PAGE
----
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Piracy Movies The Courts Your Rights Online

Uwe Boll, Other Filmmakers Sue Thousands of Movie Pirates 284

Posted by Soulskill
from the part-two-the-revenge dept.
linzeal writes "Directors whose films have done poorly at the box office are increasingly being solicited by high-powered law firms to file lawsuits with offers of settlement. This practice, which the EFF has been calling extortive and 'mafia-like', has resulted in courts starting to rule in favor of the consumer, and in some cases throwing out the lawsuits. This is all fine and dandy, however, when you are considered the world's worst director and you largely finance films through your own holding company. At that point, the rhetoric and ridicule gets ratcheted up rather quickly."
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Uwe Boll, Other Filmmakers Sue Thousands of Movie Pirates

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  • Sue Me! (Score:3, Informative)

    by Bruha (412869) on Monday June 14, 2010 @06:35PM (#32572106) Homepage Journal

    You'd have to sue me to download this guys stuff.

    Now we have "You pirated my movie!" trolls.

    Can we get back to dealing with real criminals?

  • Old news (Score:5, Informative)

    by Pojut (1027544) on Monday June 14, 2010 @06:37PM (#32572142) Homepage

    These ludicrous lawsuits are already in jeopardy, as the judge has ruled they have to prove a valid legal reason to roll up all these John/Jane Does in one lawsuit [arstechnica.com]. Rightfully so. I have no problem with them suing these people, but trying to roll them up into single lawsuits so that their filing costs and complexity remain low is abuse of the justice system.

  • by Anonymous Coward on Monday June 14, 2010 @06:40PM (#32572194)

    Er, they've sued innocents before... I'm sure that's not true in the majority of cases but it does happen.

  • Re:LOL? Wut? (Score:5, Informative)

    by Pojut (1027544) on Monday June 14, 2010 @06:49PM (#32572292) Homepage

    From the article I linked to:

    "A brief entry in the official court docket lays out the order. "MINUTE ORDER requiring Plaintiff to show cause in writing no later than June 21, 2010 why Doe Defendants 2 through 2000 should not be dismissed for misjoinder under Federal Rule of Civil Procedure 20," wrote the judge in The Steam Experiment case. The same order was repeated in a separate case targeting 4,577 users alleged to have shared the film Far Cry."

    Let's take a look at Federal Rule of Civil Procedure 20:

    "Persons may join in one action as plaintiffs if: [cornell.edu]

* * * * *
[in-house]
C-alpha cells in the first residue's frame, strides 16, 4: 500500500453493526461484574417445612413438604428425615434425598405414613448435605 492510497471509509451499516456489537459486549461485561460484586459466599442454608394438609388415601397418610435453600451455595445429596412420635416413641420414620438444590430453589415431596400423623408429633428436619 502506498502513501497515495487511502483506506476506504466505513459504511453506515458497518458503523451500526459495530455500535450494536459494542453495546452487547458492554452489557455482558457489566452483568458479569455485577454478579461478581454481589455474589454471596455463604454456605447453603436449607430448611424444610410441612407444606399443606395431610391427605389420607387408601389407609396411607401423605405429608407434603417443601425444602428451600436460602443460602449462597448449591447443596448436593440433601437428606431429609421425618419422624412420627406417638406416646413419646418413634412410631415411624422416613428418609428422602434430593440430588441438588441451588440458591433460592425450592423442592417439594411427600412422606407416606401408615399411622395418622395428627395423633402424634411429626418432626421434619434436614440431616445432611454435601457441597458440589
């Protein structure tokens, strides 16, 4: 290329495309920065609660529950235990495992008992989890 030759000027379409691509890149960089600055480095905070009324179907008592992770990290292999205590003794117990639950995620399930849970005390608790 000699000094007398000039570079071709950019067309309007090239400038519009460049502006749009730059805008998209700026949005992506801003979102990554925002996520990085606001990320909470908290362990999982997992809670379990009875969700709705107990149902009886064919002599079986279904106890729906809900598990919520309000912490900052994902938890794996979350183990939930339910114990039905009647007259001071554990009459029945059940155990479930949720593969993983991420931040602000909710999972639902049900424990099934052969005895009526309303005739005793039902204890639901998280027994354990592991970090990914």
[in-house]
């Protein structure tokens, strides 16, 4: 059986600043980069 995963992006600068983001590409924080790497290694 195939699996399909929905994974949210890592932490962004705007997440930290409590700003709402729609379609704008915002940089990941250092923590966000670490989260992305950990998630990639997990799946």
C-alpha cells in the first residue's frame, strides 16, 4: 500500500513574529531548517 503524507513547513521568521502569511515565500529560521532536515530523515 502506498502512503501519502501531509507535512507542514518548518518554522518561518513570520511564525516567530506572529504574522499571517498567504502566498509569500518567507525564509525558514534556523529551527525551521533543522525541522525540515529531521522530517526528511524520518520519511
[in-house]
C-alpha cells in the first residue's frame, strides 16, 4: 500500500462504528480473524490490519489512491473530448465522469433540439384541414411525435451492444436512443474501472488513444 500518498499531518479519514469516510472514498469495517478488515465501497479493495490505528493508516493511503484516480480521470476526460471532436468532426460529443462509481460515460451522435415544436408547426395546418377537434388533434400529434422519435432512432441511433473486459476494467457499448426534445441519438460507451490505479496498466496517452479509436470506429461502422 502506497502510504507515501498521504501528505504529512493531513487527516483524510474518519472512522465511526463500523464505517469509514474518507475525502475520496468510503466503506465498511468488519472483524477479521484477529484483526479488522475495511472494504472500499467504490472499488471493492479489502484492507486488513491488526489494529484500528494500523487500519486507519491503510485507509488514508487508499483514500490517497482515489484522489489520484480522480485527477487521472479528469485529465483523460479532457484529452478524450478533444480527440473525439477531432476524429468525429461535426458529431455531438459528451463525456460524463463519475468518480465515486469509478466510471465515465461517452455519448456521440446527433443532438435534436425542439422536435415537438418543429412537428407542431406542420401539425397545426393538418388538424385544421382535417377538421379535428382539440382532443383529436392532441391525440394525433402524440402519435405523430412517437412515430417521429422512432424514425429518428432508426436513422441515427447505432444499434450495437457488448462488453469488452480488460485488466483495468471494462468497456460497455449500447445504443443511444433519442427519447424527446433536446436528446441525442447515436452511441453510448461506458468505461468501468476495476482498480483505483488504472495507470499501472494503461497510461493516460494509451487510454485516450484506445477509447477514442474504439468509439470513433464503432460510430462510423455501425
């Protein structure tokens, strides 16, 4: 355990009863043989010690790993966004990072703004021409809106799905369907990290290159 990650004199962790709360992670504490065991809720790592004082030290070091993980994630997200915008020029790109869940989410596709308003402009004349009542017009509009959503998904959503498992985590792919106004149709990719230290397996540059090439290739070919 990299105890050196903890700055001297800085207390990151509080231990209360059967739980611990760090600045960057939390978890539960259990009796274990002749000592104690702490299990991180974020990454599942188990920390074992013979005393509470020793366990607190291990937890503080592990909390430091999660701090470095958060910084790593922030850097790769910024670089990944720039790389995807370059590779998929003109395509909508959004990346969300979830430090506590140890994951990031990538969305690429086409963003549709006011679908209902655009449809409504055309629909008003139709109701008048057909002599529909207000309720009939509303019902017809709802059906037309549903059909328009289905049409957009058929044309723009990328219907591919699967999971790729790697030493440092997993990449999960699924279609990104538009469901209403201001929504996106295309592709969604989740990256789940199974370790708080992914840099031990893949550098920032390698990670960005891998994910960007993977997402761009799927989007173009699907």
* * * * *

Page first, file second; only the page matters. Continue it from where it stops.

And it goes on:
(A) they assert any right to relief jointly, severally, or in the alternative with respect to or arising out of the same transaction, occurrence, or series of transactions or occurrences; and

    (B) any question of law or fact common to all plaintiffs will arise in the action. "

    Unless all of these people were a part of some vast conspiracy to download the same movie from the same source en mass, they can't be joined together in a single lawsuit. Explain how my post is wrong, based on the entry in the court docket and Procedure 20.

  • by Pojut (1027544) on Monday June 14, 2010 @06:51PM (#32572332) Homepage

    You already responded to a post where I put up a link, but just in case others miss it and are curious, Ars had the story a few days ago [arstechnica.com].

  • Wrong. (Score:5, Informative)

    by DragonWriter (970822) on Monday June 14, 2010 @07:13PM (#32572554)

    [Sure fire 100% guaranteed way...]to not get sued for pirating movies.

    Don't pirate movies.

    Wrong.

    Not doing something doesn't stop you from getting accused of doing it, and a lawsuit is, after all, just a very formal accusation.

    Specifically relevant to copyright and P2P, I suggest you familiarize yourself with the history of Media Sentry and Media Defender.

  • Re:LOL? Wut? (Score:5, Informative)

    by Pojut (1027544) on Monday June 14, 2010 @07:22PM (#32572652) Homepage

    GAH!

    Thanks for pointing that out. here is the relevant portion, from the same link:

    Persons -- as well as a vessel, cargo, or other property subject to admiralty process in rem -- may be joined in one action as defendants if:

    (A) any right to relief is asserted against them jointly, severally, or in the alternative with respect to or arising out of the same transaction, occurrence, or series of transactions or occurrences; and

    (B) any question of law or fact common to all defendants will arise in the action.

  • Re:Not the case (Score:5, Informative)

    by BitterOak (537666) on Monday June 14, 2010 @07:39PM (#32572832)